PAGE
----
What's in an inch? Apparently, enough missing meat, cheese and tomatoes to cause an uproar.
Subway, the world's largest fast-food chain with 37,000 locations, is facing widespread criticism after a man who appears to be from Australia posted a photo on the company's Facebook page of one of its footlong sandwiches next to a tape measure that shows the sub is only 11 inches.
More than 100,000 people have liked or commented on the photo. Lookalike pictures popped up elsewhere on Facebook. And The New York Post conducted its own investigation that found that four out of seven footlong sandwiches that it measured were shy of the 12 inches that makes a foot.
IGS Energy said Thursday it will build and operate a $10 million network of compressed natural gas fueling stations for vehicles along Interstate 79 from Charleston, W.Va., to Mount Morris, Pa.
The plan calls for stations in Charleston, Bridgeport and Jane Lew, along with the one near the Pennsylvania line. The company said the so-called CNG Fueling Corridor is the first of its kind since drilling in the Marcellus Shale field began to take off.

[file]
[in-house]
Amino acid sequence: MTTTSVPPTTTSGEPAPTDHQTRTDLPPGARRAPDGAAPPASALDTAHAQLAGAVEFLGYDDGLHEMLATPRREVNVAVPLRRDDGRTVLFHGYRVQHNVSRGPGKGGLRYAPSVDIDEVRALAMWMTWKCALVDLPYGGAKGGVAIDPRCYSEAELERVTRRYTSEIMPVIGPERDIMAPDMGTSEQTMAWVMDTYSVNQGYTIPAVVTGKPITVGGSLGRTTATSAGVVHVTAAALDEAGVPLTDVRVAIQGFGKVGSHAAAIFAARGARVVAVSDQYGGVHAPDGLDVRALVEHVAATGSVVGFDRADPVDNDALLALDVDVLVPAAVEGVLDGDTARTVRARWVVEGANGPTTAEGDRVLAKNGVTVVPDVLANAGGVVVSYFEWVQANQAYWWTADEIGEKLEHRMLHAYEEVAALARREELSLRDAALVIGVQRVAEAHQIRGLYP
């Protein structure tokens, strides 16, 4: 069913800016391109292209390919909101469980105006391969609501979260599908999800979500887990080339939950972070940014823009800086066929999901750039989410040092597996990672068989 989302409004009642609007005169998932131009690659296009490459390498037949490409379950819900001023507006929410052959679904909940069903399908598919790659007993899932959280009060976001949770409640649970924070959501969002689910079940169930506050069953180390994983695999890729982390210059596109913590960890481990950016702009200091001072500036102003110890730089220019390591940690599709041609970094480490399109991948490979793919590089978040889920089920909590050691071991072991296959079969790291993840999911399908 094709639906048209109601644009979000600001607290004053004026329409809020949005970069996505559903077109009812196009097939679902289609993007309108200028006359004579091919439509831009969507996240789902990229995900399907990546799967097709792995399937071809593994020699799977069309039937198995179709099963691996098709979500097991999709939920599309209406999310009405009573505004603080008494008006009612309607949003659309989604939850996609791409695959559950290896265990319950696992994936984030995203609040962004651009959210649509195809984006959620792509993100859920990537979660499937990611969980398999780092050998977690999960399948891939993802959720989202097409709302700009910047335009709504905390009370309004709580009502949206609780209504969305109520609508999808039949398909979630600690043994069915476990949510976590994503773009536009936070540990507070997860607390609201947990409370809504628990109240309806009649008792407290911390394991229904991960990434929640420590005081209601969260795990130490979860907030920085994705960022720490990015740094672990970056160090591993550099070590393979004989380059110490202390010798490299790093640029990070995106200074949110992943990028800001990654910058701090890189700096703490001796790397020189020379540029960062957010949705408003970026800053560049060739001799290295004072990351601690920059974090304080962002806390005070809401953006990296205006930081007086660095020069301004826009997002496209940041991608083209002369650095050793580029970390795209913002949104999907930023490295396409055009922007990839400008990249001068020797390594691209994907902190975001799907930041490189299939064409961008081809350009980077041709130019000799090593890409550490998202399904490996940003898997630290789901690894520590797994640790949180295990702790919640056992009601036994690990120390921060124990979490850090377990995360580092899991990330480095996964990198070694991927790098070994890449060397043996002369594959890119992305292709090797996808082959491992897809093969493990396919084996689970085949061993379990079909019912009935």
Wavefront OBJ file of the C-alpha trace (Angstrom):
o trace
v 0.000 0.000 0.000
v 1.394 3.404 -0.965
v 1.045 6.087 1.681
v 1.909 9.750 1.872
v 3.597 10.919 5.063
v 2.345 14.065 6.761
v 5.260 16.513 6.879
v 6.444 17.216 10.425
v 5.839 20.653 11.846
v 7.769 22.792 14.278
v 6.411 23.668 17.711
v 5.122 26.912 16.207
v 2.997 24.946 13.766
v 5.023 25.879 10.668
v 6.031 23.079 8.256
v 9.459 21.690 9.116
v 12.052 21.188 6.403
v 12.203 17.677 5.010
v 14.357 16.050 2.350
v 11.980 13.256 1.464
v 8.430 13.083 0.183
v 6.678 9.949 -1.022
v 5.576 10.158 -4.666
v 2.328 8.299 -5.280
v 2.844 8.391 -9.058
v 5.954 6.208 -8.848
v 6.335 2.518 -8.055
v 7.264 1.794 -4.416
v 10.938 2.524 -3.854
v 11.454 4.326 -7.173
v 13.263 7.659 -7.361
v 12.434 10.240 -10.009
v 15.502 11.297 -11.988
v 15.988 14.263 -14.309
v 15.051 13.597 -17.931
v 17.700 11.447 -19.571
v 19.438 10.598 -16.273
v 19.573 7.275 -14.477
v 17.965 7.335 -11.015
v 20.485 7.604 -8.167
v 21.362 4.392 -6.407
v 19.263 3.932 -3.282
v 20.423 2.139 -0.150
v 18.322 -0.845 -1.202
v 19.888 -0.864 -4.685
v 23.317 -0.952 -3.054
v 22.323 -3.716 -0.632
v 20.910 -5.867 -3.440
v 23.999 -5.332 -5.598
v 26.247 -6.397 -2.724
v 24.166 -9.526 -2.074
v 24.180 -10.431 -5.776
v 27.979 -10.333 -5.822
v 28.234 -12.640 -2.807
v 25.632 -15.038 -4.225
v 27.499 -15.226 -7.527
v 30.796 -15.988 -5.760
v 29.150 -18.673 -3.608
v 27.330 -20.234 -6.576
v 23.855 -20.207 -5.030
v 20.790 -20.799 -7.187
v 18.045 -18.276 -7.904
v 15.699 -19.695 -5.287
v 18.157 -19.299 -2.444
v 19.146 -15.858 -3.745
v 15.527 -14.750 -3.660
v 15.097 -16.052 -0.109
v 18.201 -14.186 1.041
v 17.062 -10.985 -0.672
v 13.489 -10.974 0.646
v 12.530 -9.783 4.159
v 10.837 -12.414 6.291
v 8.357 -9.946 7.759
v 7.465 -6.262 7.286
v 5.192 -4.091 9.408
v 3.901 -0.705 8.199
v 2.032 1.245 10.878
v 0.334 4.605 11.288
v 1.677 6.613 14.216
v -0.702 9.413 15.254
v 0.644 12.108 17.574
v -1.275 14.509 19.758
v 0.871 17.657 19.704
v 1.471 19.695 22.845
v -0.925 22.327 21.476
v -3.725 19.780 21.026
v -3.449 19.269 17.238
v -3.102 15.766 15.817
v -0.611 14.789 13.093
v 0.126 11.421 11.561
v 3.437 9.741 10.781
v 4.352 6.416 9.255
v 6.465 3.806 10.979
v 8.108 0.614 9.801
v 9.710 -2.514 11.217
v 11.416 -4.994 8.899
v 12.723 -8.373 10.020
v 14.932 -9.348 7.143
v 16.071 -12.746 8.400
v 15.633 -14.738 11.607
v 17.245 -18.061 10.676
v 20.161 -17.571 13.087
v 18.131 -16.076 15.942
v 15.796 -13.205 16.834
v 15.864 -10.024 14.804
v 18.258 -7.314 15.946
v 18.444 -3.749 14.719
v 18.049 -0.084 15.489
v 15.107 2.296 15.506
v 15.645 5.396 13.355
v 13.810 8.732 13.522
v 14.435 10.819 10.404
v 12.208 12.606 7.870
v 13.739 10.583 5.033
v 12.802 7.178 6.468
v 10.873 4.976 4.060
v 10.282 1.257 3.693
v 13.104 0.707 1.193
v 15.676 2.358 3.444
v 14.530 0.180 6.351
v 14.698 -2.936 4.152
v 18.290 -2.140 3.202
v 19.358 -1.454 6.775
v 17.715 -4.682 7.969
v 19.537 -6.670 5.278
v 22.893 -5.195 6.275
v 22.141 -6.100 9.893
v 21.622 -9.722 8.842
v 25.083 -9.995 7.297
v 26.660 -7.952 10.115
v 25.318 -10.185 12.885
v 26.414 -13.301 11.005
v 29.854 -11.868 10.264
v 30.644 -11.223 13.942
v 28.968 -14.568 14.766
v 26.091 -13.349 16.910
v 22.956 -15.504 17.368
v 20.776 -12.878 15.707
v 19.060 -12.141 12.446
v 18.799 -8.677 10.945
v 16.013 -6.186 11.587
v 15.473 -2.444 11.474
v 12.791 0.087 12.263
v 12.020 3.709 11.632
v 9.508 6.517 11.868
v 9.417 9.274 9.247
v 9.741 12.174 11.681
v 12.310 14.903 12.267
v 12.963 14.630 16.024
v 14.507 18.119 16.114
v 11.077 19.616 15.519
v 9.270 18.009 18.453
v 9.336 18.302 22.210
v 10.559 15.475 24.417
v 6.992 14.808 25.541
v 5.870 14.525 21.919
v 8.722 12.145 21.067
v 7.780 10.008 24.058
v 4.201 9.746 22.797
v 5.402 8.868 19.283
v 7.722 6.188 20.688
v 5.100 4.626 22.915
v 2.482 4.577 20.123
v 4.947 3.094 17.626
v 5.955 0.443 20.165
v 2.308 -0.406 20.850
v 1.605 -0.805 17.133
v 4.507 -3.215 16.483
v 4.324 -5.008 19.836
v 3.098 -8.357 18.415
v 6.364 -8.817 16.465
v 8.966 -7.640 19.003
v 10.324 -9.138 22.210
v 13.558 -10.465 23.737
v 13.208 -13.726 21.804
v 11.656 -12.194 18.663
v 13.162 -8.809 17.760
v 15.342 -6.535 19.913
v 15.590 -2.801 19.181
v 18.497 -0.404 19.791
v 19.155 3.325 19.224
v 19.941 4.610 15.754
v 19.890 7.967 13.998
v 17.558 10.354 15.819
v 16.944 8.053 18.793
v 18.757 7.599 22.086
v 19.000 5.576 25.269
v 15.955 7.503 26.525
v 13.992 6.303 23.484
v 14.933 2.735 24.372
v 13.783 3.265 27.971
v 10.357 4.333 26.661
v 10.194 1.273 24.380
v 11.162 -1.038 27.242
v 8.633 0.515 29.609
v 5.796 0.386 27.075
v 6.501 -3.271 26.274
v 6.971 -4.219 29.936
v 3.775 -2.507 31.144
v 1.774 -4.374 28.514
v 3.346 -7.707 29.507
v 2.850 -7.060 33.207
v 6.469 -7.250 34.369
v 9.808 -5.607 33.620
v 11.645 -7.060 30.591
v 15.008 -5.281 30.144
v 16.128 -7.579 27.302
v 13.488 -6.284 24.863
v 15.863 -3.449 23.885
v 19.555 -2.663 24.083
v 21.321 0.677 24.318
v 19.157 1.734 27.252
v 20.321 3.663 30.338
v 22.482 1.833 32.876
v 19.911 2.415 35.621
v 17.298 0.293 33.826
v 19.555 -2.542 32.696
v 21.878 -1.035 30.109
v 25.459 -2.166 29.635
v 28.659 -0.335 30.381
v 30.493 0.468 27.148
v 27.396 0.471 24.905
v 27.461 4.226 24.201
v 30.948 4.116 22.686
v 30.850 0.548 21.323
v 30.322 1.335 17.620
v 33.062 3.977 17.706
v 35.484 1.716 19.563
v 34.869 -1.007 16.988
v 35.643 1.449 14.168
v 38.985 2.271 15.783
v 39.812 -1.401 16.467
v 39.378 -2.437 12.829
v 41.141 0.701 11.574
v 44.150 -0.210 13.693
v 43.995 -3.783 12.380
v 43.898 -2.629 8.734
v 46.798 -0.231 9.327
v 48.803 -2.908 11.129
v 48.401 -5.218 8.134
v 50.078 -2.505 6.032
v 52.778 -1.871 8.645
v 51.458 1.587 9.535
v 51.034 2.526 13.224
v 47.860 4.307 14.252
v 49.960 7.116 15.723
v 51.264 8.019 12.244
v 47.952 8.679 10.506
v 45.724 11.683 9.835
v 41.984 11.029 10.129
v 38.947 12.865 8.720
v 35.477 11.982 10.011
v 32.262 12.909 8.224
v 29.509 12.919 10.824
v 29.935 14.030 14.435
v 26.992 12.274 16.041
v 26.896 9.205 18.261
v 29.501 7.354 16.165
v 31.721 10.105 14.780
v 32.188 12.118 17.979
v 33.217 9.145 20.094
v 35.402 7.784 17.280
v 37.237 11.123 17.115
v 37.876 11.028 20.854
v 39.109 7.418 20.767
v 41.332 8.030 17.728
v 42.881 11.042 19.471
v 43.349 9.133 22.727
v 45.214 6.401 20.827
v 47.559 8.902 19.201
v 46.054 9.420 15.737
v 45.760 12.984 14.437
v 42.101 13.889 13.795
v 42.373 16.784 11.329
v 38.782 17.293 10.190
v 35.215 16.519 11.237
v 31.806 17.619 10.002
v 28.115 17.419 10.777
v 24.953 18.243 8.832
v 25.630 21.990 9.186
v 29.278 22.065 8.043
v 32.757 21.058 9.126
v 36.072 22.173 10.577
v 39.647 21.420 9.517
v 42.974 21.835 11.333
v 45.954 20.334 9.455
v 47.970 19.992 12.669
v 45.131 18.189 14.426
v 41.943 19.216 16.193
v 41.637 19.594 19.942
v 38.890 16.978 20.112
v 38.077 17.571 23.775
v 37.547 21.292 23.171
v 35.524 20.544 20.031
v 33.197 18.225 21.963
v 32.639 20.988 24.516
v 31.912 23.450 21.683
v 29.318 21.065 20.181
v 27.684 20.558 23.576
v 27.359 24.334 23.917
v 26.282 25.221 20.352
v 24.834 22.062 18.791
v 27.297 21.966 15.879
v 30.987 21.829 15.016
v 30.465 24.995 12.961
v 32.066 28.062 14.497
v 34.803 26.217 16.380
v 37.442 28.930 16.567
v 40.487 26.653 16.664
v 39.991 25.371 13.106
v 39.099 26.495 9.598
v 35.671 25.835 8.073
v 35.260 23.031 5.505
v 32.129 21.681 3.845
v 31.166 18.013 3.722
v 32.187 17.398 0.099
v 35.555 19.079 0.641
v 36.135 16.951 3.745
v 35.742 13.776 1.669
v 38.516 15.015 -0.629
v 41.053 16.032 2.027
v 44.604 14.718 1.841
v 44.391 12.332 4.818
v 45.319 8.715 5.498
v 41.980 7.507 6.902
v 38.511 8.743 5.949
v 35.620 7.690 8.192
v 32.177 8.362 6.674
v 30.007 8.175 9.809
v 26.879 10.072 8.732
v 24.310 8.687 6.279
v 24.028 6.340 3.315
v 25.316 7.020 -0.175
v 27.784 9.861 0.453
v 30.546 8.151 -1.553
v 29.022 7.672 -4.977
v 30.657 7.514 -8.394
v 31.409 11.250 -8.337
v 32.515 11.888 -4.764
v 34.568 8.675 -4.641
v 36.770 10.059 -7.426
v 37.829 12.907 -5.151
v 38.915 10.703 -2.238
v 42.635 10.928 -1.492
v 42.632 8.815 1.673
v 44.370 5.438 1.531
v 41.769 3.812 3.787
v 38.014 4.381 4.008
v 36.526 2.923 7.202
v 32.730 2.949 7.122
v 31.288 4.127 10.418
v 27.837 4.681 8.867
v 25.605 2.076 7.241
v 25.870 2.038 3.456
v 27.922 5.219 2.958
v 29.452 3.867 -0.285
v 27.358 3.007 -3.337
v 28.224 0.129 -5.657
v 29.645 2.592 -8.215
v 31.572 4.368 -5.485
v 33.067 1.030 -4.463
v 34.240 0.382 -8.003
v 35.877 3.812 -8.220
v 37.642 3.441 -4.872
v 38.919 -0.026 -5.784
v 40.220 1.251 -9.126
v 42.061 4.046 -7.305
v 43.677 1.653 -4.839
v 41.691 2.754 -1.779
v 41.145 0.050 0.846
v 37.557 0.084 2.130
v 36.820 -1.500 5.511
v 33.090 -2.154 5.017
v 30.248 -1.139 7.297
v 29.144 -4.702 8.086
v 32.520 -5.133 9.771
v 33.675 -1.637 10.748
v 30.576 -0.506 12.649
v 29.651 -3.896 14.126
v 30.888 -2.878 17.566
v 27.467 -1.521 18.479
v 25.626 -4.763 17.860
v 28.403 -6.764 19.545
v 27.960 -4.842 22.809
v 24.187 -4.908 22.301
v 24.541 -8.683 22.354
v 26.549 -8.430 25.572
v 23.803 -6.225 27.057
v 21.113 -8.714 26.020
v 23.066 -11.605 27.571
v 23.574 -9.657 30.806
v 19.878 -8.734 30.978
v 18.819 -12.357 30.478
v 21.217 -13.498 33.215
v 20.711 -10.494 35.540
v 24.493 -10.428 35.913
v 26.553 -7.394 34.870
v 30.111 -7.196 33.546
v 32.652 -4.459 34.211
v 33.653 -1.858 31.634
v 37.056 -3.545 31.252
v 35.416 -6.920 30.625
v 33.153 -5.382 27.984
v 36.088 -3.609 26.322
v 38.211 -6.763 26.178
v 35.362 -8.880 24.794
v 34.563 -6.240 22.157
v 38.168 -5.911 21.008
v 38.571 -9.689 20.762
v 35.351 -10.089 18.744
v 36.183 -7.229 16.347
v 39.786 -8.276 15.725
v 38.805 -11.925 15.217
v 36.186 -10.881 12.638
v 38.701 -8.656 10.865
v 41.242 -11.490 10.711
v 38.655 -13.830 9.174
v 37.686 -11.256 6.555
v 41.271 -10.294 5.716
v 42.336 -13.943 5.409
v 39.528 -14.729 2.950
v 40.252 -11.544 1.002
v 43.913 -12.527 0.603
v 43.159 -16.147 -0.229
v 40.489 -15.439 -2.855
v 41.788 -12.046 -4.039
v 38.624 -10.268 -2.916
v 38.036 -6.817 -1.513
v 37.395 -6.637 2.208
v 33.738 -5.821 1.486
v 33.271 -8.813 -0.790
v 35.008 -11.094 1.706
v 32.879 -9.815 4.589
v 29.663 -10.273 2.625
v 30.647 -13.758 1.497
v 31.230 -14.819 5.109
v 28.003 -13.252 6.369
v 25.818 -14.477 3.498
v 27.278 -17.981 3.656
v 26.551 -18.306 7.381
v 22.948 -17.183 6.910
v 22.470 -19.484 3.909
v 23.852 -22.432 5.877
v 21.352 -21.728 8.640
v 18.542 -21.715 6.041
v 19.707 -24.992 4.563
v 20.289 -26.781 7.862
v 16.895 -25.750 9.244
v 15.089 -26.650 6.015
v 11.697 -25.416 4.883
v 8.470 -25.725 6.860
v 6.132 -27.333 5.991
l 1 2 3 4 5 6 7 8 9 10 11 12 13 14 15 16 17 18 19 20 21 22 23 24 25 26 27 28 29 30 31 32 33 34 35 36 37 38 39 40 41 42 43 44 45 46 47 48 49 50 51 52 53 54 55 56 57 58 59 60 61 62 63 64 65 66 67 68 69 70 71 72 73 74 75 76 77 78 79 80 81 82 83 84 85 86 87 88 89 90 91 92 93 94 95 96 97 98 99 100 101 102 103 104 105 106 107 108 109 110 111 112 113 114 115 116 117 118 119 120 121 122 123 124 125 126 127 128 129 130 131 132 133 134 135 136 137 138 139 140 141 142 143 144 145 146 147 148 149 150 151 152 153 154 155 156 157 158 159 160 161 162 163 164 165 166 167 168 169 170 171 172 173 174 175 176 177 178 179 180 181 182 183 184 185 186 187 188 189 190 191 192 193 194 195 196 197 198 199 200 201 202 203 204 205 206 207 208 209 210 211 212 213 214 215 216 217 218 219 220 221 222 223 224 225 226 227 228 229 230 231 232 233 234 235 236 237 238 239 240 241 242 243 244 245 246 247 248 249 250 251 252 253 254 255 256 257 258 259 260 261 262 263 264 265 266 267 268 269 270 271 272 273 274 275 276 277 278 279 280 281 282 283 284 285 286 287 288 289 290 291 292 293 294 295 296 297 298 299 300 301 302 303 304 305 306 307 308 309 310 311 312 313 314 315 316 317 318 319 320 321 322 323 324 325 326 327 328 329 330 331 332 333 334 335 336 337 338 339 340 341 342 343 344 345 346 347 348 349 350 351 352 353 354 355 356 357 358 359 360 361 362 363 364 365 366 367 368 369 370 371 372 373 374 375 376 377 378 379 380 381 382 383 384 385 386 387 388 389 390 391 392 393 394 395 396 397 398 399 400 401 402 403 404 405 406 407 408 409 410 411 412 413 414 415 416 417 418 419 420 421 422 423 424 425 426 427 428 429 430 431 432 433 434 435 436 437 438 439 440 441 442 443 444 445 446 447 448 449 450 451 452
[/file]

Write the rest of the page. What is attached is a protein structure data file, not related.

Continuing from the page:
U.S. builders started work on homes in December at the fastest pace in 4½ years and finished 2012 as their best year for residential construction since the early stages of the housing crisis.
The Commerce Department said Thursday that builders broke ground on houses and apartments last month at a seasonally adjusted annual rate of 954,000. That's 12.1 percent higher than November's annual rate. And it is nearly double the recession low reached in April 2009.
The number of Americans seeking unemployment aid plummeted to a five-year low last week, a hopeful sign the job market might be improving. But much of the decline reflects seasonal volatility in the data.
Weekly unemployment benefit applications fell 37,000 to a seasonally adjusted 335,000, the Labor Department said Thursday. That's the lowest level since January 2008, just after the recession began.